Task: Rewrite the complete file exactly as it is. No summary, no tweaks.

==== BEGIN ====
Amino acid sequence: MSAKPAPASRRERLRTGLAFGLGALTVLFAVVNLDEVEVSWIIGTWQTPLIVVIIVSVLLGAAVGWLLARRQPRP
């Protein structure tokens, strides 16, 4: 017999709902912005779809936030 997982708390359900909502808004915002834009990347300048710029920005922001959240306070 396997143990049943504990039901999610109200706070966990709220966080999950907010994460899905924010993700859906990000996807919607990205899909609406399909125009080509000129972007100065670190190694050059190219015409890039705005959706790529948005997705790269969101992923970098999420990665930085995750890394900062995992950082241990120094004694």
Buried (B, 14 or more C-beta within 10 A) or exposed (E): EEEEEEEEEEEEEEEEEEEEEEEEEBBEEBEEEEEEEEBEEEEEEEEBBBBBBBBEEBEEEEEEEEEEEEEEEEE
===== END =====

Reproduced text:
Amino acid sequence: MSAKPAPASRRERLRTGLAFGLGALTVLFAVVNLDEVEVSWIIGTWQTPLIVVIIVSVLLGAAVGWLLARRQPRP
């Protein structure tokens, strides 16, 4: 017999709902912005779809936030 997982708390359900909502808004915002834009990347300048710029920005922001959240306070 396997143990049943504990039901999610109200706070966990709220966080999950907010994460899905924010993700859906990000996807919607990205899909609406399909125009080509000129972007100065670190190694050059190219015409890039705005959706790529948005997705790269969101992923970098999420990665930085995750890394900062995992950082241990120094004694």
Buried (B, 14 or more C-beta within 10 A) or exposed (E): EEEEEEEEEEEEEEEEEEEEEEEEEBBEEBEEEEEEEEBEEEEEEEEBBBBBBBBEEBEEEEEEEEEEEEEEEEE